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Platform

GameCube

 

Genre

Action / Adventure

 

Publisher

Capcom

 

Developer

Capcom

 

ESRB

M (Mature)

 

Released

June 2005

 

 

- Adds evidence that videogames can be works of art

- Kind of neat to look at

 

 

- Art is in the eye of the beholder

- Straightforward shooting and puzzles that make little sense

- Control scheme feels limiting

- Crazy side characters that speak in riddles

 

 

Review: Resident Evil 4 (GC)

Review: Viewtiful Joe (GC)

Review: Eternal Darkness: Sanity's Requiem (GC)

 

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Killer7

Score: 4.5 / 10

Killer 7 is either a masterfully executed work of gaming with plenty of subtext and full of deep themes or an archaic piece of crap.  The unfortunate/fortunate thing is that you’ll have to actually play it before really coming up with that opinion.  Even then it might not help because I’ve played through it – twice! – and I’m still not sure which side of the fence I’m on: Good?  Bad?  Is there a third option?  “Average” wouldn’t really apply because the term implies comparison to like games, but I’ve been scratching my head trying to figure out what games would be comparable.

 

killer7 review          killer7 review

 

Killer 7 is undeniably a stylish action/adventure.  The cel-shaded look – a Capcom specialty – hangs well on the game, because if it were presented realistically… it would be grounds for a bad case of the heebie-jeebies.

 

You take the role of a hitman, Harman Smith, who may or may not control seven unique killers through some kind of astral projection: Garcian “The Cleaner” Smith, Dan Smith, Kaede Smith, Con Smith, Kevin Smith, Coyote Smith and Mask de Smith.  The overall goal is to defeat a terrorist group known as Heaven Smile.  And by being able to switch personalities on the fly – as they become available – Harman is never without the ability to really overcome any obstacle thrown his way.  Need a lock taken care of?  Switch to the nimble-fingered Coyote Smith who is the only one able to pick locks.  Recon and stealth?  Kevin Smith is your go-to guy – after all he can turn invisible.  The characters are all unique and it’s only in their careful use – particularly Garcian who is the only one able to resurrect characters killed in the line of duty – that success can be met.  Then there are the non-player 

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characters encountered along the way that make an already muddy game – on a “this makes sense” level – even muddier.  Take for instance the insufferable and bondage-wearing Iwazaru who shows up all too regularly to “give clues” and “prod you in the right direction.”  Well, unfortunately, he’s so completely annoying to listen to and the prodding so ambiguous that every time he shows up I audibly groaned.  If you’re a big fan of art house films this might be classified as “cool” but here it comes off as annoying.

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Actually, if you approach Killer7 with the art house theme in mind, you’ll probably have a lot more fun and forgive the “quaint” controls.

 

Learning the controls isn’t that difficult, but it does take some getting used to.  The directional stick is not used to make your character move.  Instead you press and hold the A-button to set your character running down a pre-determined path, with the occasional hotspot to interact with or pathway to chose.   The left stick comes into play when gunning down the Heaven Smile agents while in first-person mode.  It’s a strange combination but Capcom uses it to provide some interesting perspectives (though it flies in the face of their push to more open-ended exploration with the likes of Resident Evil 4).  A problem is that when in first-person mode you can’t move.  Running away from quickly approaching Heaven Smiles means switching out of first-person, turning around (pressing the B-button), then pressing A-button to gain some distance, then turning around again and entering first-person mode.  It’s cumbersome to say the least, but it does force you to aim carefully.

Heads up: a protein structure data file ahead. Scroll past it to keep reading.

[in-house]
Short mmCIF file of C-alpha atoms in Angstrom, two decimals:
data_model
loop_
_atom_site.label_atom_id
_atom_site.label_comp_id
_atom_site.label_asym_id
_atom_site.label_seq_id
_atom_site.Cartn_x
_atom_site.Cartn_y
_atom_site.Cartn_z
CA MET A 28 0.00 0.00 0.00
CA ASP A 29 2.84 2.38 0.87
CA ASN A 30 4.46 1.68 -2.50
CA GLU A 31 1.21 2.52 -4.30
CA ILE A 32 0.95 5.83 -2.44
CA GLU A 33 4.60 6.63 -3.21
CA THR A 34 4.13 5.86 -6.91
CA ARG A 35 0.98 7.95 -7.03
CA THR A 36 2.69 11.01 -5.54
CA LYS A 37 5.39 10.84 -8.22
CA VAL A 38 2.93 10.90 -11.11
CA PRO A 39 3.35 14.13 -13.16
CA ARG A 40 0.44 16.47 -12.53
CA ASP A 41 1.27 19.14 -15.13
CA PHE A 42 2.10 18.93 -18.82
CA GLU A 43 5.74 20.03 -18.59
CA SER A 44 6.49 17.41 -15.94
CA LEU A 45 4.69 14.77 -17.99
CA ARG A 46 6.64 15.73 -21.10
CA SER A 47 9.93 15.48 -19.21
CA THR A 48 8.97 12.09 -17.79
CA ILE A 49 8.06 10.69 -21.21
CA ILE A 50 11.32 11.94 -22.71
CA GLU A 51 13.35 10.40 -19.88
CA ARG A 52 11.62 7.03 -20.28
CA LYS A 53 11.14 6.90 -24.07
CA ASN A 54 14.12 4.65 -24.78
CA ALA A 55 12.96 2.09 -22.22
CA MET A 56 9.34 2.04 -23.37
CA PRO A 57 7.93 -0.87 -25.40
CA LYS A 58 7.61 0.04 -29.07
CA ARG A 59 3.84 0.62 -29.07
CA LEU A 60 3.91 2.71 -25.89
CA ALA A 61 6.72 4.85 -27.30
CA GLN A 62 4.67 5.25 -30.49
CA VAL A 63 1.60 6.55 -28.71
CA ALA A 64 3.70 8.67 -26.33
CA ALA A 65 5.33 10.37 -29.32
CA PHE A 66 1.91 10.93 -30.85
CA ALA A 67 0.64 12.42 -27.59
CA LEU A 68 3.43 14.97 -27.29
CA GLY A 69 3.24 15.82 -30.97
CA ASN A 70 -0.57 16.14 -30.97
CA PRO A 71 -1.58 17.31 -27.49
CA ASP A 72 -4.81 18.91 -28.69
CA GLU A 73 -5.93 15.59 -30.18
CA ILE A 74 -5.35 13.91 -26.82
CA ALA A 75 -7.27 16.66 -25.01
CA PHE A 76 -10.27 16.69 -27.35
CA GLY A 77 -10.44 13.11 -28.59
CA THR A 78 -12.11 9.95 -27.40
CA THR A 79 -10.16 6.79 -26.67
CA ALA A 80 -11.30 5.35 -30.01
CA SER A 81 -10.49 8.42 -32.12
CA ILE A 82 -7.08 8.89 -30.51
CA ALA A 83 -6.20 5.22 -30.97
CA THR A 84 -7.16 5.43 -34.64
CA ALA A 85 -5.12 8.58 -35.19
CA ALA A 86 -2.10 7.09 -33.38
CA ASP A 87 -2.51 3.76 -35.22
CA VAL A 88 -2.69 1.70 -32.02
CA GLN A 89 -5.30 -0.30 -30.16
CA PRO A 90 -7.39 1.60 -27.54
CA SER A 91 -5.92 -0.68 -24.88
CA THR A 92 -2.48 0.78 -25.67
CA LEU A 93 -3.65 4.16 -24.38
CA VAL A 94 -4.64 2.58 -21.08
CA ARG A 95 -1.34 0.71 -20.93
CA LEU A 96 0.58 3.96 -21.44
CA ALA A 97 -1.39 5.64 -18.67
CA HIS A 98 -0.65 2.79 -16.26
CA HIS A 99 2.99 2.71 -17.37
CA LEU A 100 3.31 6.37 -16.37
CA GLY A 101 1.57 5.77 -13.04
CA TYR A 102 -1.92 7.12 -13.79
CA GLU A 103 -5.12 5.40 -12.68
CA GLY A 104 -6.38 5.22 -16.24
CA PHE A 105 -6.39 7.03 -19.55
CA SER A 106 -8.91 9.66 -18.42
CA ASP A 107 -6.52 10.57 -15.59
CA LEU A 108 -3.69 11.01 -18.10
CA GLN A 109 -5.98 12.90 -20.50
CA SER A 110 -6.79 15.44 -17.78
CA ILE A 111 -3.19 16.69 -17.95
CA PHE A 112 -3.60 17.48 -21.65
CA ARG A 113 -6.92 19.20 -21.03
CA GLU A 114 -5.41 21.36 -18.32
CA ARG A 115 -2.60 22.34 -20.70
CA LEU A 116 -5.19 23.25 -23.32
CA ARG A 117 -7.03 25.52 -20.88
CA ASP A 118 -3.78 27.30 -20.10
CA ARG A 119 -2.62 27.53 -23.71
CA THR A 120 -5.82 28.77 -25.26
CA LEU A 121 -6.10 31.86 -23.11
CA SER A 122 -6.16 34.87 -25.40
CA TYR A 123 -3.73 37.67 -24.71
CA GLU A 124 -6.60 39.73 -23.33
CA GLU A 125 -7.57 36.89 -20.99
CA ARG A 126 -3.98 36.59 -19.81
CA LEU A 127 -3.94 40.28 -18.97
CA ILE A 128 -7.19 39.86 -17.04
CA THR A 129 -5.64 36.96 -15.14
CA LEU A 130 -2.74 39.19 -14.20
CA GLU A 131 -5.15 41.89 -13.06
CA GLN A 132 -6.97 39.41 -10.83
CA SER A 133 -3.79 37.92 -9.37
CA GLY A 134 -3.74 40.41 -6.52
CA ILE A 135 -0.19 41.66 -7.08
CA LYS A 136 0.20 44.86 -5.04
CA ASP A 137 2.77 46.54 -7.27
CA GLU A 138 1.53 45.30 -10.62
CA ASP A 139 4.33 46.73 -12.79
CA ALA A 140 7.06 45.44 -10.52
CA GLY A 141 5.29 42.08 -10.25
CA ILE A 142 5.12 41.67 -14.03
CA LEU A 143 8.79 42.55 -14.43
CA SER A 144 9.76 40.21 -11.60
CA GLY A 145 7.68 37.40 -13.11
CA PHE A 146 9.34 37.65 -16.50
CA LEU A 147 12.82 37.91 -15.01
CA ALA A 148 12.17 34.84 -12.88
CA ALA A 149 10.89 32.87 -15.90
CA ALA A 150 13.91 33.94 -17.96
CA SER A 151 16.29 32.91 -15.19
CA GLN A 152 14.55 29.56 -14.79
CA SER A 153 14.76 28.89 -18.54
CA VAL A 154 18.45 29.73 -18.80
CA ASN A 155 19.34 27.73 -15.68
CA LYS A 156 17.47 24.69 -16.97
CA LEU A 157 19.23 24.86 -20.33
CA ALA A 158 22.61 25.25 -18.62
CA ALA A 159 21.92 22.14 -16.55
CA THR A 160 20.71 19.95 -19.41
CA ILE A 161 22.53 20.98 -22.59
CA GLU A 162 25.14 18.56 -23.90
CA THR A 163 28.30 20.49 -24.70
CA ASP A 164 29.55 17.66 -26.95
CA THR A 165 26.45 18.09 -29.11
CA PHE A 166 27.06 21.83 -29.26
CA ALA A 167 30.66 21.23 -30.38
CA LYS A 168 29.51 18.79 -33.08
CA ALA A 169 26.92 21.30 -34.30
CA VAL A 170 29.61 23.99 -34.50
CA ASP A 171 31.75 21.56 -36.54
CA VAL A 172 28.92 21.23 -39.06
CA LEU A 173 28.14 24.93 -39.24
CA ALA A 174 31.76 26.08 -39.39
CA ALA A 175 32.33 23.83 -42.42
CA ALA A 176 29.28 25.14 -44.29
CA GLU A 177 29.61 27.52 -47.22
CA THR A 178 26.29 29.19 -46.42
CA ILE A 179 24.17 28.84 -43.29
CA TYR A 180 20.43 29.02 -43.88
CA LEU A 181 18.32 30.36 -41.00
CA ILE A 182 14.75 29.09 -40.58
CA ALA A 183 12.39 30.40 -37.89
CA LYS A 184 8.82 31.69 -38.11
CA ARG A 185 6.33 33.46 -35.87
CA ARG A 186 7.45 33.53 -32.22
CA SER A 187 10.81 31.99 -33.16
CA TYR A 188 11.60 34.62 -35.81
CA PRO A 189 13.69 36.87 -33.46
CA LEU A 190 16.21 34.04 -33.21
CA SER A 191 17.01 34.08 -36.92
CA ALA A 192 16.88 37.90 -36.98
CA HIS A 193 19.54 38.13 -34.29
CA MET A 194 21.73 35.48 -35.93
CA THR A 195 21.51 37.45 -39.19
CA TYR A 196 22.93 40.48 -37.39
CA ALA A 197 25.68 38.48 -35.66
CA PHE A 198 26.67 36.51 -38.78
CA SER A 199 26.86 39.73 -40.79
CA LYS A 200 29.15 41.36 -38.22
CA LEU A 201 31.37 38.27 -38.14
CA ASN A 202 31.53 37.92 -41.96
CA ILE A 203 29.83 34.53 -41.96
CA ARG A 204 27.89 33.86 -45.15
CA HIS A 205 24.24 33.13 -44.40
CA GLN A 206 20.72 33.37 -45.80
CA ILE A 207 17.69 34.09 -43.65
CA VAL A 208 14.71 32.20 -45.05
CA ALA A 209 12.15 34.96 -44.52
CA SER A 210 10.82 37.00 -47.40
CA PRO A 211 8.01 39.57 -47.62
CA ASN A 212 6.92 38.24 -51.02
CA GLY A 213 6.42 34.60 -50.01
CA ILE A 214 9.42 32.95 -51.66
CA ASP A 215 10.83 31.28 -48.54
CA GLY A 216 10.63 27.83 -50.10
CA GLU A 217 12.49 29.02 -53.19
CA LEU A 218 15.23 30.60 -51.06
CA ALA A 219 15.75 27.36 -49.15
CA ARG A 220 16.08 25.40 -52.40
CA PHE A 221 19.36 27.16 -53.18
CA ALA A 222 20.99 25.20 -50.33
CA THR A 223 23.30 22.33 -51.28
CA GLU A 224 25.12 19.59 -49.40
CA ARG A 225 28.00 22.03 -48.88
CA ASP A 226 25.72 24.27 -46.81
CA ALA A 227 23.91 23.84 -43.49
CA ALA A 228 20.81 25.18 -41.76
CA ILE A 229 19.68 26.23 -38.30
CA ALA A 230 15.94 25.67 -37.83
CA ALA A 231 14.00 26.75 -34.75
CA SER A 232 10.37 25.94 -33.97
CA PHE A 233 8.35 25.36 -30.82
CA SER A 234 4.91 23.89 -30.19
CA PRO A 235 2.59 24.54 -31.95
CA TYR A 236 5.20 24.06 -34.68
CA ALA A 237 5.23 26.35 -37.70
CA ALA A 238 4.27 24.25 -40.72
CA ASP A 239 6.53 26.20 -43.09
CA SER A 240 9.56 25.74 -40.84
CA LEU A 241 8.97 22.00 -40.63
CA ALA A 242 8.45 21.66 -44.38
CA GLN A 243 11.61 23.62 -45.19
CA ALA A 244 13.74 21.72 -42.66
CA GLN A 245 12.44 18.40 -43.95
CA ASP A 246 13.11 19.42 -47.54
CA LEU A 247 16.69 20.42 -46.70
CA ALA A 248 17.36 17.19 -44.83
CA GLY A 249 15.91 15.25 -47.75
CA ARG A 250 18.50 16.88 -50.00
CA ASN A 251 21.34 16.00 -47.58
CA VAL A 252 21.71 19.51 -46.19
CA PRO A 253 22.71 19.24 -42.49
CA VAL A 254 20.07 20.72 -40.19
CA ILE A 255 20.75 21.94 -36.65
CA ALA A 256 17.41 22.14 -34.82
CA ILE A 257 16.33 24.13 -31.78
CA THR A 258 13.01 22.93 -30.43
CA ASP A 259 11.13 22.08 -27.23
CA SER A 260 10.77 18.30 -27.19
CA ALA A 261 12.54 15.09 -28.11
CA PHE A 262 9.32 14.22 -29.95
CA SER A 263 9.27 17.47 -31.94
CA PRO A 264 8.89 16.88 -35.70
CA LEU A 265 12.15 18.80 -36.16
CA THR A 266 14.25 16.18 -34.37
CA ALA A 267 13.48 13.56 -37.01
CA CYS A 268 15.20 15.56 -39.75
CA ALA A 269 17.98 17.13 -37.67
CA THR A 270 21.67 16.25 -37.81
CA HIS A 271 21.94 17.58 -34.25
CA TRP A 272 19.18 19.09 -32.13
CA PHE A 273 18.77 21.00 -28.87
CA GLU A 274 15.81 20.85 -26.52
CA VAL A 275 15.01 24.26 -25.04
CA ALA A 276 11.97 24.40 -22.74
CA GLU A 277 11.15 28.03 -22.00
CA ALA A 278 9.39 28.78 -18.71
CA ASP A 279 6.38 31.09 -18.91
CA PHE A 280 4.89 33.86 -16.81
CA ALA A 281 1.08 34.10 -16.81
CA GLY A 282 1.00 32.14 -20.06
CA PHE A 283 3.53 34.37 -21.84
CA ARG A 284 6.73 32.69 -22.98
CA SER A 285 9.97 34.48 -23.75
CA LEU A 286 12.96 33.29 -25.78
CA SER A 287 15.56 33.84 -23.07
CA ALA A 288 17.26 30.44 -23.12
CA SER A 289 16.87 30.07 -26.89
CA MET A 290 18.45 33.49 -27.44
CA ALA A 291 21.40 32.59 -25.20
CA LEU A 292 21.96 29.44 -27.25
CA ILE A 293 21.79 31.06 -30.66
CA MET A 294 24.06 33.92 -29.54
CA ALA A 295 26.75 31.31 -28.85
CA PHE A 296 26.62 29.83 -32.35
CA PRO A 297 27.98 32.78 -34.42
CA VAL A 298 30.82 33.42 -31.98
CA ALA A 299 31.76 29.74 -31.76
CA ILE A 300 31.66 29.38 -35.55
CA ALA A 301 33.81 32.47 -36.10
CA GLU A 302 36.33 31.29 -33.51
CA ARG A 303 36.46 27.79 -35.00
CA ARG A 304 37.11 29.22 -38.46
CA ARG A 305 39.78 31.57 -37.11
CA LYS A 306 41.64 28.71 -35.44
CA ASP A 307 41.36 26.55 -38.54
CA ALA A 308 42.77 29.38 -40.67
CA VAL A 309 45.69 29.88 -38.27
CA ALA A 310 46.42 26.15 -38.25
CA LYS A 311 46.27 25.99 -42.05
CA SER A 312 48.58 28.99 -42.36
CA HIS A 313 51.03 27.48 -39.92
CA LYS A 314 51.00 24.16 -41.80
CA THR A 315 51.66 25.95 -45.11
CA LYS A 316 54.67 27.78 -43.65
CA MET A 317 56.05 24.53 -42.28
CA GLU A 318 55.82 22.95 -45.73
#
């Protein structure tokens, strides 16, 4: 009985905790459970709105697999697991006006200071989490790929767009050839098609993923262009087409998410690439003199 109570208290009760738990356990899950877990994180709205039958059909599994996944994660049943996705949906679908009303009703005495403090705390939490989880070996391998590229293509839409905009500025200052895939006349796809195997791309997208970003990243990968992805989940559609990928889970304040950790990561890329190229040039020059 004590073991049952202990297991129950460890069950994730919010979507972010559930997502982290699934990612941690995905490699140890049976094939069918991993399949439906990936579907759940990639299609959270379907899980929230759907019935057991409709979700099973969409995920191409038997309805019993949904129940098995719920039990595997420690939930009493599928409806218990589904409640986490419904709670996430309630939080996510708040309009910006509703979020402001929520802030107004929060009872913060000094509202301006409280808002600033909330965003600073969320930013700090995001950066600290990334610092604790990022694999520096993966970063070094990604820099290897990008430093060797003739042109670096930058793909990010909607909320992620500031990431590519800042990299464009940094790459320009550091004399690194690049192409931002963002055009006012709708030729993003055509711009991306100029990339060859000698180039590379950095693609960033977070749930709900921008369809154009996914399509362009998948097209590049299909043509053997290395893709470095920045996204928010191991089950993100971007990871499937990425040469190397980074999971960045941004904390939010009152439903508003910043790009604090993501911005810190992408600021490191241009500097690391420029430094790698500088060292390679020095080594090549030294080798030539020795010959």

killer 7 review          killer 7 review

 

Character attributes and weapons, such as attack speed, one-shot kills, and attack damage can be leveled-up throughout the game by trading in collected Serum (acquired by offing Heaven Smiles).  Even the leveling-up process reeks of artistic measure.

 

The audio component of Killer7 is just as disjointed and art house as the rest of the game.  That said, it’s still listenable and the cackling of the Heaven Smile “demons” can produce shivers down the spine.  I would have liked full-on voice acting instead of the “Charlie Brown’s teacher” mumbling Capcom delivers.  While I understand the move (particularly when I think Capcom is going for “art”) and it hasn’t hurt other games, like Super Mario Sunshine, a complete roster of voice actors might have worked to Killer7’s advantage.

 

When it comes to the action, Killer7 sometimes scores big with some really intense gunplay, where even a second of hesitation or mis-fired shot can spell a quick death.  There’s a reasonable amount of adventure elements – solving puzzles, etc. – and the combination here works quite well if you can stand the straightforwardness of it all.

 

For years, there are those in gaming industry that have attempted to label videogames as art.  Taken in isolation, this argument might hold true for Killer7.  And with that in mind, it’s gamer beware.  Rent it first to see if you “get” it.  Because like all art, it’s subjective – I may not know art, but I know what I like.  And I don’t like this.  For something truly "art wothy" try Eternal Darkness: Sanity's Requiem.

 

- Omni

(August 3, 2005)

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